“The web belongs to the bad guys…The attempt to recover it has only just begun. It won’t be easy.” – Sydney Morning Herald, July 4, 2017
RISSB and Informa are proud to announce the inaugural RISSB Rail Cyber Security Conference, to be held on the 17th – 18th October, 2017 at the Rendezvous Hotel in Melbourne.
From driverless trains to new signalling systems, the Australian rail industry is embracing automation and digital innovation. With new frontiers come new dangers however, and examples from all over the world show us how crucial cyber security has become for critical infrastructure systems. Infrastructure damage, threats to safety, disruptions, economic loss and data breaches are all possible outcomes from compromised operational technology, and it is these outcomes we wish to address.
Starting annually from 2017, the RISSB Rail Cyber Security Conference will be the industry event to address all your rail cyber security concerns. In 2017 we will lay a foundation to build upon: detailing what threats are present, strategies that can be put into place, why cyber security is so important and what you can do to help. This will be achieved by open discussion and foundational education, examination of Australian case-studies, analysis from experts in the field, and commentary from leading government agencies and representatives.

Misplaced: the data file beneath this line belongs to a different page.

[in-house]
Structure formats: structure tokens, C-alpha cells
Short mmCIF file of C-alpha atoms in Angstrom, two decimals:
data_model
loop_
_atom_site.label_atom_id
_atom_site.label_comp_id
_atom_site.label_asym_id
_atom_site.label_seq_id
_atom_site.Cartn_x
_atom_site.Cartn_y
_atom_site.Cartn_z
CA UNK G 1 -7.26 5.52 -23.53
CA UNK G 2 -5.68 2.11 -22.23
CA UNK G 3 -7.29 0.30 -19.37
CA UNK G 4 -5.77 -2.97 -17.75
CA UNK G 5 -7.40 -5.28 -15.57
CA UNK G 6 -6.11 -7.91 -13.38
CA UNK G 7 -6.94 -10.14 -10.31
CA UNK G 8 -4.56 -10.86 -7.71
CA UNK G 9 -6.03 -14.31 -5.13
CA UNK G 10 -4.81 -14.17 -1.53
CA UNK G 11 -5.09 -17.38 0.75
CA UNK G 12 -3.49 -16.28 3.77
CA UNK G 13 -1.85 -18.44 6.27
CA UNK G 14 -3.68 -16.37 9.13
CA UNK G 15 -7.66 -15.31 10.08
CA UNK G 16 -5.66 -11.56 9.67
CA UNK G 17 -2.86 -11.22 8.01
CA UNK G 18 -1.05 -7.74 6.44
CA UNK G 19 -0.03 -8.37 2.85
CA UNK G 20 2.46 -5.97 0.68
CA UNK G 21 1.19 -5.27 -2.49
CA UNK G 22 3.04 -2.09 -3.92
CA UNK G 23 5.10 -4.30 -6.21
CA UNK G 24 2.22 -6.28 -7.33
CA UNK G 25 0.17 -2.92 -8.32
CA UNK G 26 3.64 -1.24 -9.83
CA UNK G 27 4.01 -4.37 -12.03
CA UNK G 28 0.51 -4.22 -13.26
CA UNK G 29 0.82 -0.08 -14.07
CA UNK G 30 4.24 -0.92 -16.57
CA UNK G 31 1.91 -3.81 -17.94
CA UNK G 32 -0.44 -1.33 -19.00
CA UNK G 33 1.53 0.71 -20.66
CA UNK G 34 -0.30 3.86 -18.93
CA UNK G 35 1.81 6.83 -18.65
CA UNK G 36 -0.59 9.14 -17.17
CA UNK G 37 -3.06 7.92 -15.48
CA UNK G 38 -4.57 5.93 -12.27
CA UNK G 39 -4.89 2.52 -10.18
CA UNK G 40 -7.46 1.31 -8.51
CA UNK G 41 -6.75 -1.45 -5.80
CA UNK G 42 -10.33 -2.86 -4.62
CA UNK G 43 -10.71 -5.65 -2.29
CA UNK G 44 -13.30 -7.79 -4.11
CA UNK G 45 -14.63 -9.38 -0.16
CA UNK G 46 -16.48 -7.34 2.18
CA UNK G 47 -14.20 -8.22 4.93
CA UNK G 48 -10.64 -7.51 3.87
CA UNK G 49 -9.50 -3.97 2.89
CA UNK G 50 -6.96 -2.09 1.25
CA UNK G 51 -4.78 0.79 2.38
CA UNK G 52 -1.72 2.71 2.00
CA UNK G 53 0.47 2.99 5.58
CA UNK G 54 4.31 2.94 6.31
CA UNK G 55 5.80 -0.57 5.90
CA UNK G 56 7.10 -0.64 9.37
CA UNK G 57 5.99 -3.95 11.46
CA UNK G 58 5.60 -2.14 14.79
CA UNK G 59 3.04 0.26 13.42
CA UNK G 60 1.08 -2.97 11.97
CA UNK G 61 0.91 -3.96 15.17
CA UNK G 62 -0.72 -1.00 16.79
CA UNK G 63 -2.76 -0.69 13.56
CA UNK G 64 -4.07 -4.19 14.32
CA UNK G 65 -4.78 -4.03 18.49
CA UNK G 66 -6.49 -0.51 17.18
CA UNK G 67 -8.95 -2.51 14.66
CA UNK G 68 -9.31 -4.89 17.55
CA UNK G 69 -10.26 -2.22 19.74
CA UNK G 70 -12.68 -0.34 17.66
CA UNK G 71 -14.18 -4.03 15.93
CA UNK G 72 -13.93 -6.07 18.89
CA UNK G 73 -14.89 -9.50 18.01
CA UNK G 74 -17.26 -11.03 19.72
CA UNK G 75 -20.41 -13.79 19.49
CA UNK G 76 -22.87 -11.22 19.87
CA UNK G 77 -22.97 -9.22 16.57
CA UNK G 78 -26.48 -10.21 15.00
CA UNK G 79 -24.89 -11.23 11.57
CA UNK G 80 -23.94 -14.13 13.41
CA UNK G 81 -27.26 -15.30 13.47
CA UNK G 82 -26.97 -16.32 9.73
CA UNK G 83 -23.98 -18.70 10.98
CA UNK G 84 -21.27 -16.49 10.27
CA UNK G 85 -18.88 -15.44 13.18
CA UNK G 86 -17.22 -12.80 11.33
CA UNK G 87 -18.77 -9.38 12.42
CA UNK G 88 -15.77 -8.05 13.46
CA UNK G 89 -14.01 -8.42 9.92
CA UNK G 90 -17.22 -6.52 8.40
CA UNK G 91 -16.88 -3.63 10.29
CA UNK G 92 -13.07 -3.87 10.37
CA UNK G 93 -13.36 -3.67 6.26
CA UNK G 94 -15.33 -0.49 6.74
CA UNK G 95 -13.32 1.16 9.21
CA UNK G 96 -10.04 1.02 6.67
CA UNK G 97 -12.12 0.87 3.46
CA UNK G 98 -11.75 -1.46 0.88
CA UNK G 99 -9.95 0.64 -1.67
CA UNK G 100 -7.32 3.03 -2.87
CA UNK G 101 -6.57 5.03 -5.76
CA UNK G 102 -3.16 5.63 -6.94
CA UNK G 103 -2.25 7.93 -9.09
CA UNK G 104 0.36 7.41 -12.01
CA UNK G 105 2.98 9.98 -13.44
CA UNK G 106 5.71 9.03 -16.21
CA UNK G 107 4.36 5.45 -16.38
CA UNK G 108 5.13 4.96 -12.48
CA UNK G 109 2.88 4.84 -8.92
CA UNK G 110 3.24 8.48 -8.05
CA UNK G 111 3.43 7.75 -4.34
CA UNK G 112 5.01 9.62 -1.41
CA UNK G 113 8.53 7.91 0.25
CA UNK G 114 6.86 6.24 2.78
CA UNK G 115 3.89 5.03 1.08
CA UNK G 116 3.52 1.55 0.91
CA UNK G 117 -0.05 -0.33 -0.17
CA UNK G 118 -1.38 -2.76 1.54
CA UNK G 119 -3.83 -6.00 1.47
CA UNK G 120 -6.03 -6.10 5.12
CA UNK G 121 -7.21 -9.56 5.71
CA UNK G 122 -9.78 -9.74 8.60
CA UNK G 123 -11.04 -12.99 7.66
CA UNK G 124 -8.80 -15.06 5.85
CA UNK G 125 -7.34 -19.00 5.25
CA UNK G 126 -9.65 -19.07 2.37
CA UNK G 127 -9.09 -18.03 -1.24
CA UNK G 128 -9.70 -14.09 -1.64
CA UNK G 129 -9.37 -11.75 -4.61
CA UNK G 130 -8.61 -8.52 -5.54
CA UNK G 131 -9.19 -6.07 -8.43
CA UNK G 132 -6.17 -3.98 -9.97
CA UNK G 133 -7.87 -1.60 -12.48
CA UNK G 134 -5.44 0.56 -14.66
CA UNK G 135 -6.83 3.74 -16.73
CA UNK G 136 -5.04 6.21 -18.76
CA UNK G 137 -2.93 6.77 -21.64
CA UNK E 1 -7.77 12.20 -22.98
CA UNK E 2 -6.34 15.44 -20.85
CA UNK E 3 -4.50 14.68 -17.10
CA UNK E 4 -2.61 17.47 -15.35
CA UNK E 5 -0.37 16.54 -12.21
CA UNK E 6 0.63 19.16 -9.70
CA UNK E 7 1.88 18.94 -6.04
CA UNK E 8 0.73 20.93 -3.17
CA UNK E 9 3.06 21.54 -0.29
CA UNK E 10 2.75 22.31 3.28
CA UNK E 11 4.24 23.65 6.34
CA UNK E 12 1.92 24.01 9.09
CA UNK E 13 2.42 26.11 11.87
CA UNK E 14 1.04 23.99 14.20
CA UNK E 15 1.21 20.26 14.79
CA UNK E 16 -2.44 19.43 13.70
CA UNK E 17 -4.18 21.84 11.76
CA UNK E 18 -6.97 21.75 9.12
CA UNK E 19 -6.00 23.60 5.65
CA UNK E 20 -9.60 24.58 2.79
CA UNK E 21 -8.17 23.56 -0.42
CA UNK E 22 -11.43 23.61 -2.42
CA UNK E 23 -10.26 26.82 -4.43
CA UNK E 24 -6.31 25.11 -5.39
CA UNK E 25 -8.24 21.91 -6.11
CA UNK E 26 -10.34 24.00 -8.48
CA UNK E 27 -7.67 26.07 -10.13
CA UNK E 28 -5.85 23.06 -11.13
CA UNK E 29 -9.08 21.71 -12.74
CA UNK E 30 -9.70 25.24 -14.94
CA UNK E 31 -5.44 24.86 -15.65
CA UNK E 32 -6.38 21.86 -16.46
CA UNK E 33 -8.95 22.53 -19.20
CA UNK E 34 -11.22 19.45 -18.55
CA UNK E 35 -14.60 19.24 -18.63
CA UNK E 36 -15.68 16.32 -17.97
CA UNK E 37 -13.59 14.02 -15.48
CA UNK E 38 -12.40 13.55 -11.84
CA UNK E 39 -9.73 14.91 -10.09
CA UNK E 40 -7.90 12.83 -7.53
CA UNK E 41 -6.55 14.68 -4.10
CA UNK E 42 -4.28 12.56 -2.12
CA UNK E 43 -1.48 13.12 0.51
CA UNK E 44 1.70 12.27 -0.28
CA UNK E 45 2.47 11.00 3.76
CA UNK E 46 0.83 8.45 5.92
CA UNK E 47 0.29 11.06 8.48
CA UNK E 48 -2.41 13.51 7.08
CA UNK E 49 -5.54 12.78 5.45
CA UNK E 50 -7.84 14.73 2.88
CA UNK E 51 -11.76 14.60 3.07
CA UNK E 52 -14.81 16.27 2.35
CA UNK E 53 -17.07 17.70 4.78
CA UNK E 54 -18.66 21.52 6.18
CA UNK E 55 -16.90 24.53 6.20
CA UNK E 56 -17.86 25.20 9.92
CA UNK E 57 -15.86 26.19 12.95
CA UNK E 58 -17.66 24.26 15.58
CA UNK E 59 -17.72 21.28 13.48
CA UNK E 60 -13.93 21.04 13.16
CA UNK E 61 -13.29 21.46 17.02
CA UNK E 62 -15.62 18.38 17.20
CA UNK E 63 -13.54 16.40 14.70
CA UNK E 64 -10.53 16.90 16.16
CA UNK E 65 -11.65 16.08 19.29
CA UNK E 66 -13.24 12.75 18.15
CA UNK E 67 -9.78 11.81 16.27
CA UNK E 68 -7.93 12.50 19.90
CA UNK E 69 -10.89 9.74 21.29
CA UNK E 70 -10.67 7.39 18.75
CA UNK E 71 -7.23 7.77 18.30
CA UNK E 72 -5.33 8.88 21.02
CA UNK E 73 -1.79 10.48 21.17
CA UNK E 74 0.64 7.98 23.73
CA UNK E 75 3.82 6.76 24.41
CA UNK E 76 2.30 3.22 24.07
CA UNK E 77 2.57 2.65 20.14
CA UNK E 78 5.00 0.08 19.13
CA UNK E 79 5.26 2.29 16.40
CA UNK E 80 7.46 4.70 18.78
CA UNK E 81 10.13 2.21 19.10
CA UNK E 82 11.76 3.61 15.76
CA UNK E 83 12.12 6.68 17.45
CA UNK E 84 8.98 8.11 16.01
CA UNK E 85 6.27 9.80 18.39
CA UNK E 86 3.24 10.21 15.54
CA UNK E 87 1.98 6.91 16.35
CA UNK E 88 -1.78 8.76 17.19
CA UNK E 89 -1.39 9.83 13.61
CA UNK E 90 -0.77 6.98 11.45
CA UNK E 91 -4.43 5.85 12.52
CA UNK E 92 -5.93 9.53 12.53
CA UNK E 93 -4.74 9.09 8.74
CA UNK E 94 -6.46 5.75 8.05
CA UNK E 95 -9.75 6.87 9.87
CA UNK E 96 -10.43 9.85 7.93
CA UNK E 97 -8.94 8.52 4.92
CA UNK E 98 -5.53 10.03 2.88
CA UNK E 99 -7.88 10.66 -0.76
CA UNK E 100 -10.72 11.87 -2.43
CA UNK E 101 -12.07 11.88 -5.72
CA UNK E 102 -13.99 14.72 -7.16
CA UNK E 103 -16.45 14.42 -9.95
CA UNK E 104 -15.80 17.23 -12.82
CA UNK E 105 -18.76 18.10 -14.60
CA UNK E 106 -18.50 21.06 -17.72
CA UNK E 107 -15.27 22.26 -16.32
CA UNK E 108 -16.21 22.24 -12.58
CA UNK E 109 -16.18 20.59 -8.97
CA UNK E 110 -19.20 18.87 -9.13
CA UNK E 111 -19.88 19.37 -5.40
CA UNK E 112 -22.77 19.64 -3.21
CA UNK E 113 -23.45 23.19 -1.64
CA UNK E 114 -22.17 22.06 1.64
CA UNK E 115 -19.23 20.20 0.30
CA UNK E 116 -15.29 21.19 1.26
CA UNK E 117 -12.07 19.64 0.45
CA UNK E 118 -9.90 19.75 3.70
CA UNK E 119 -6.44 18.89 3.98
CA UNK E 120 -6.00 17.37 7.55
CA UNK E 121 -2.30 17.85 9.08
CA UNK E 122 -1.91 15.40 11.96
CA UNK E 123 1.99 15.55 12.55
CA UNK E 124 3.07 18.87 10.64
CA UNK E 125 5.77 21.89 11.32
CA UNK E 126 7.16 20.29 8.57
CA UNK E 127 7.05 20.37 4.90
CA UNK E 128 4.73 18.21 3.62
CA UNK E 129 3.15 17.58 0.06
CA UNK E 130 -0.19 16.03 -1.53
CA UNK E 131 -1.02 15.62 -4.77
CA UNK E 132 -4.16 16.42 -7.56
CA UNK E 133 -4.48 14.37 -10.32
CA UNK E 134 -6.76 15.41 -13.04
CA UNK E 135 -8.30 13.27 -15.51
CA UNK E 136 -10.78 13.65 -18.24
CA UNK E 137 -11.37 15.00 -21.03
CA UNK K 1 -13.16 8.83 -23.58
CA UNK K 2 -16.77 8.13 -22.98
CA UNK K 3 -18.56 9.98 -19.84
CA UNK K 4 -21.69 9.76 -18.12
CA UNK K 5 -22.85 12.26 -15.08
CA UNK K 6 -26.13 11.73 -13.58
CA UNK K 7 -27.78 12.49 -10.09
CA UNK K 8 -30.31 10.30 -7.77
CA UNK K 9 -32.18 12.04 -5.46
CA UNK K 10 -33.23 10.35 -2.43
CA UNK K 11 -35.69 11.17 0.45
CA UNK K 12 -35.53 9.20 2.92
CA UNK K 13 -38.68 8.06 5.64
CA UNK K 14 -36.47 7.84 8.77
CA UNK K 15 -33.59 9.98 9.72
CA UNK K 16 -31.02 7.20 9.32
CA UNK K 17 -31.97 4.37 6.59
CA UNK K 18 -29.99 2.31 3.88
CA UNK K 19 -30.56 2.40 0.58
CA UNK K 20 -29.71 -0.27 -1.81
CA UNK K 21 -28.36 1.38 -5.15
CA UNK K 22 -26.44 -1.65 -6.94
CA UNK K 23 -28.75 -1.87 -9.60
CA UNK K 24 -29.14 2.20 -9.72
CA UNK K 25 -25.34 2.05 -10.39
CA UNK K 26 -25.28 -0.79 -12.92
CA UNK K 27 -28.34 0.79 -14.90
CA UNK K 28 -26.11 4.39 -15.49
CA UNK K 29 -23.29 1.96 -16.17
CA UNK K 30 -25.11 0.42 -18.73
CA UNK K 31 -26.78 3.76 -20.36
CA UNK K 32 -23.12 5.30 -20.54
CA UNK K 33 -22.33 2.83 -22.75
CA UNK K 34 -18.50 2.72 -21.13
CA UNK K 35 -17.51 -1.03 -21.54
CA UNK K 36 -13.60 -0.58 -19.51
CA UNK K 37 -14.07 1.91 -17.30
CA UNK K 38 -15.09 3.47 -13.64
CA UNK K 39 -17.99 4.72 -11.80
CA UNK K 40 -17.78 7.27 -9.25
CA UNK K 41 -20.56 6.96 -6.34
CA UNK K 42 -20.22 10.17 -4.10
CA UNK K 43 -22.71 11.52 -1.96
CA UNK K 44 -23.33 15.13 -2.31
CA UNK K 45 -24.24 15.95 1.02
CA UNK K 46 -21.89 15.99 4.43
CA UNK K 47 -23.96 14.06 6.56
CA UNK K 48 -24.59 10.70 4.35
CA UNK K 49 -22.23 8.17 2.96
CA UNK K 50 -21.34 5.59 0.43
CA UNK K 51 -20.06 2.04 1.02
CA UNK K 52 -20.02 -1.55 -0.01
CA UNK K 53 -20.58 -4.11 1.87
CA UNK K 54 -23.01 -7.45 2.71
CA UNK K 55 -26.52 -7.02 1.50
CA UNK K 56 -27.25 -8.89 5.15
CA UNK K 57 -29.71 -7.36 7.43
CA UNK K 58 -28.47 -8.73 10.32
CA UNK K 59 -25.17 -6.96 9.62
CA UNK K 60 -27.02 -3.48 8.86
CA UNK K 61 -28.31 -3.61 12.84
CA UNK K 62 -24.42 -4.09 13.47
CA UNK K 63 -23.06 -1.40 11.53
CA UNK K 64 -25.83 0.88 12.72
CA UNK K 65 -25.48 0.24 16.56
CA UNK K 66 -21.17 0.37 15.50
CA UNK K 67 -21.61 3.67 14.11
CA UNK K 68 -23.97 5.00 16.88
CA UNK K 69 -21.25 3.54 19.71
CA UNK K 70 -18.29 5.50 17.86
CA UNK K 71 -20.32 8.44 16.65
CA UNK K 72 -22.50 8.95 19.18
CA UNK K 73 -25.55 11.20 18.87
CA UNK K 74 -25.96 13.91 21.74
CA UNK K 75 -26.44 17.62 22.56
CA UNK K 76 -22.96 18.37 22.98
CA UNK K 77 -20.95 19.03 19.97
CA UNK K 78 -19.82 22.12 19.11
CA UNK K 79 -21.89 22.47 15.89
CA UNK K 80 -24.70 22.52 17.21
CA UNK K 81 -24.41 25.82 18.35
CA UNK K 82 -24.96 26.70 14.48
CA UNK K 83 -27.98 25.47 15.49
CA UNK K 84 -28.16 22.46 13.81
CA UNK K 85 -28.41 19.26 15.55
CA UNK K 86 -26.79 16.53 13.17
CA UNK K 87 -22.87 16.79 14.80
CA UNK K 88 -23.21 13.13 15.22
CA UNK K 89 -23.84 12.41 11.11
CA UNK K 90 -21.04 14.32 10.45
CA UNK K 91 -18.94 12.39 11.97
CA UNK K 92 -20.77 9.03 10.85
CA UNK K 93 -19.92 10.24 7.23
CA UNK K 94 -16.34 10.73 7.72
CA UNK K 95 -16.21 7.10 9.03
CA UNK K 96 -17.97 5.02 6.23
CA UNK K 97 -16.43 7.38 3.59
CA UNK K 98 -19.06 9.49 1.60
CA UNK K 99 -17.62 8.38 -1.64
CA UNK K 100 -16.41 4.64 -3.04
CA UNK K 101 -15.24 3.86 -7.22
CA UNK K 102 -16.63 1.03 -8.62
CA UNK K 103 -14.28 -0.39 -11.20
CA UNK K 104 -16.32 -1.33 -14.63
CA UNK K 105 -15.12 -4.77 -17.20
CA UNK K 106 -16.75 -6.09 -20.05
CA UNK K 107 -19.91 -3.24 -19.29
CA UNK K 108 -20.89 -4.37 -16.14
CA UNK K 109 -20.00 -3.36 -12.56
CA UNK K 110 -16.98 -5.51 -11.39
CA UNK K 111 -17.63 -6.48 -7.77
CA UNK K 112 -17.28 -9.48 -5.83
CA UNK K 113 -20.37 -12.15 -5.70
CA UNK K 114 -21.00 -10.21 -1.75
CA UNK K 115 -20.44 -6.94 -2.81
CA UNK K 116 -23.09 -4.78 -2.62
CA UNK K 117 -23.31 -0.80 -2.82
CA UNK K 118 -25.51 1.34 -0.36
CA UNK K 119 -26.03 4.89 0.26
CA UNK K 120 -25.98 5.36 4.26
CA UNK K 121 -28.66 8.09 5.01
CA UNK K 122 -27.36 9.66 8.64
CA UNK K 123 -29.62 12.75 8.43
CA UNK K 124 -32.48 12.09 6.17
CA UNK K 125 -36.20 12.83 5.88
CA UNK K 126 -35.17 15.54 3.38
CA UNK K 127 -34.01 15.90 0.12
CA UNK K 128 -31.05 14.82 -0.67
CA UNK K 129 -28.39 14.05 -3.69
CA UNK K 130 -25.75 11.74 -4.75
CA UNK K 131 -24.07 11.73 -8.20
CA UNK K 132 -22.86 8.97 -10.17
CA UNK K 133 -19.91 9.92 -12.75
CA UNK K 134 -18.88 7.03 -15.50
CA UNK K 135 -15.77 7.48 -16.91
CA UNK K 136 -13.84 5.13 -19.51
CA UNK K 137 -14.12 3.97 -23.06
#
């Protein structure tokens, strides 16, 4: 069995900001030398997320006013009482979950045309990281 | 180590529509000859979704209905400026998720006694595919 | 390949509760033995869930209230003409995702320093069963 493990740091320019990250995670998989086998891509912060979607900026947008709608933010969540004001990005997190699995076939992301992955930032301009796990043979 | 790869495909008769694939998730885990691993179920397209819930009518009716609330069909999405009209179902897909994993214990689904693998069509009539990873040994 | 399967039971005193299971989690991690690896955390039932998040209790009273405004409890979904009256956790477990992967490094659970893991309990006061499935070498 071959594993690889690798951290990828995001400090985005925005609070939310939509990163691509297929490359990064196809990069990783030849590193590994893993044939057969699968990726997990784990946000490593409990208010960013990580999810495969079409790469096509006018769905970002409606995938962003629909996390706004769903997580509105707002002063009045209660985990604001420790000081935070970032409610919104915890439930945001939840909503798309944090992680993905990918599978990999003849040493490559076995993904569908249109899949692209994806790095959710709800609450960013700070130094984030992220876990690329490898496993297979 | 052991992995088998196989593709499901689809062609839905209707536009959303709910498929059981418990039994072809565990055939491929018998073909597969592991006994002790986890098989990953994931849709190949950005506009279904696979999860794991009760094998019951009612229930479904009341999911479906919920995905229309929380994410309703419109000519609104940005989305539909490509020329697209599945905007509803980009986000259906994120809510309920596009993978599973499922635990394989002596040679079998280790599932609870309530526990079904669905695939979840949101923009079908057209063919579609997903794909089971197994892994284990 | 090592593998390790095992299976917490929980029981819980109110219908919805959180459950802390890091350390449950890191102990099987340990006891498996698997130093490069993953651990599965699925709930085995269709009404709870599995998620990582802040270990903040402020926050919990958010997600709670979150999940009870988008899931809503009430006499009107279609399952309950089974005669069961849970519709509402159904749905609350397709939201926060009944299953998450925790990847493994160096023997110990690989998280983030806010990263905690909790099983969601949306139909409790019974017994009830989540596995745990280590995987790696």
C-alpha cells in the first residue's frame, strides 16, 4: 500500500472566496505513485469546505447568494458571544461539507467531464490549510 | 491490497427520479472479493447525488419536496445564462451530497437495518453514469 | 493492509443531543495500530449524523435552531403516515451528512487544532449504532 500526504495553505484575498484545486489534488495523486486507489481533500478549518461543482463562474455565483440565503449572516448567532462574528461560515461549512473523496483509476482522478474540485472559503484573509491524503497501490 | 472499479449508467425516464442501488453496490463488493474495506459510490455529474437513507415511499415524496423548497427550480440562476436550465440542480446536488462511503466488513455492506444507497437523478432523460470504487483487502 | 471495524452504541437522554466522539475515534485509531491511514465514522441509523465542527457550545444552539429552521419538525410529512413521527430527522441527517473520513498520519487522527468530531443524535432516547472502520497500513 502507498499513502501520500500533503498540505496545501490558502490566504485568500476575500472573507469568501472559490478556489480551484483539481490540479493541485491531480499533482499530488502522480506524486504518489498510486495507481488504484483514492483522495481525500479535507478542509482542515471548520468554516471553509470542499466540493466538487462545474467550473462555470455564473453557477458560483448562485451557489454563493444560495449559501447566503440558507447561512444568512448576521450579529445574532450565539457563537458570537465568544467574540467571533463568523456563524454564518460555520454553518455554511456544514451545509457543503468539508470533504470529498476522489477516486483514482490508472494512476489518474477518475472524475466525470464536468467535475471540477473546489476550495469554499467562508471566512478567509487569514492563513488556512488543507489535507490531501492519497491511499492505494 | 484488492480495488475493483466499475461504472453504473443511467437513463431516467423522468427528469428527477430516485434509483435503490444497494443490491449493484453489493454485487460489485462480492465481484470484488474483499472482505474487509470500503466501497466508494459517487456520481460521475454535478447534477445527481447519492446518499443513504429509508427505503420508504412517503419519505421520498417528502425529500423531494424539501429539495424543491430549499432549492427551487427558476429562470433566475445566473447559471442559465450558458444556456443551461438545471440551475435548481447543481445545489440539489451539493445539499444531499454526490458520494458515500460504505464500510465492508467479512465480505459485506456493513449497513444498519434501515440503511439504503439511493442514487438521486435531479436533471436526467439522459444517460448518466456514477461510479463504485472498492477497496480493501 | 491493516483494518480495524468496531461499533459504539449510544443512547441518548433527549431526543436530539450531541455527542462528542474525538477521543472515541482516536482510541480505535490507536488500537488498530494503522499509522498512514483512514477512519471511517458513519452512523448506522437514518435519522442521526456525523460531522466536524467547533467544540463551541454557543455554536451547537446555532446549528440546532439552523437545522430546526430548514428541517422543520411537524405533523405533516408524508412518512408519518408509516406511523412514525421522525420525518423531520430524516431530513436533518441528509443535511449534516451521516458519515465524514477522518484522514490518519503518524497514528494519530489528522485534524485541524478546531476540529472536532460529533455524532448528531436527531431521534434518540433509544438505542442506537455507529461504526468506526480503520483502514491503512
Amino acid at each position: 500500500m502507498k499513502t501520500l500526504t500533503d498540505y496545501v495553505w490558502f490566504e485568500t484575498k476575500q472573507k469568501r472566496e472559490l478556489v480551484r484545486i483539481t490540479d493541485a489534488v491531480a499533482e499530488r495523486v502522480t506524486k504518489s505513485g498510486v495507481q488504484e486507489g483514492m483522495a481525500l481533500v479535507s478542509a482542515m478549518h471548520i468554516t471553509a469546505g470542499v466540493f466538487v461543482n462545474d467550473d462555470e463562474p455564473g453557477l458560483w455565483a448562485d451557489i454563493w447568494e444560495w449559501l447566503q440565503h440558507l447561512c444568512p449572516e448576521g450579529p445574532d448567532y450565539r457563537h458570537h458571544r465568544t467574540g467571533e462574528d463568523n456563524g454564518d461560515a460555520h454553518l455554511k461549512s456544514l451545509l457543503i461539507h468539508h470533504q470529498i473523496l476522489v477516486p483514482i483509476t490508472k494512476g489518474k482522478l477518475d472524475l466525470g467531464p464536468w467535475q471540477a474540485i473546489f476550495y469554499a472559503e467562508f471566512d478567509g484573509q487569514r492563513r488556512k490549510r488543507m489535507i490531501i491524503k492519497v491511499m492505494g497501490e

The Inaugural RISSB Rail Cyber Security Conference will give you the confidence to know that if your systems are compromised, you will know how to respond.
WORKSHOP 1: Responding to Cyber Threats – Facilitated by Michael Nancarrow
The new challenge is to show a visible return on security expenditure and ensure the level of risk determines where time, effort and money are focussed.
- How does this work with control systems where the lifecycle cannot match the evolving threat environment?
- How would you prioritise your expenditure and effort based on risk to the traditional controls?
- Is there a commonality between enterprise approach and control systems approach?
Security Controls are traditionally classified into: Deterrent, Preventive, Detective, Corrective and Recovery. Or come from the NIST based: Identify, Protect, Detect, Respond and Recover
Working with participants this workshop will attempt to identify key decision points and how to determine if there are Key Risk Indicators which may assist. Determine if there are common “global Risks” that can be used to simplify and Identify where time and effort should be spent.
Facilitated by Michael Nancarrow, Systems Security Manager, Sydney Trains
WORKSHOP 2: Cyber Security and Rail Regulation – Facilitated by David James & Jordan Trasente
The Australian rail industry is increasingly taking up the advantages and opportunities presented by new technologies, especially in the digital space. Effective rail cyber security is an important consideration in a field which is undergoing rapid change and appropriate regulation is important. Office of the National Rail Safety Regulator recognises the need to ensure that appropriate risk controls are established by rail transport operators to deal with rail cyber security risks.
- One size does not fit all – what should be considered by the Regulator?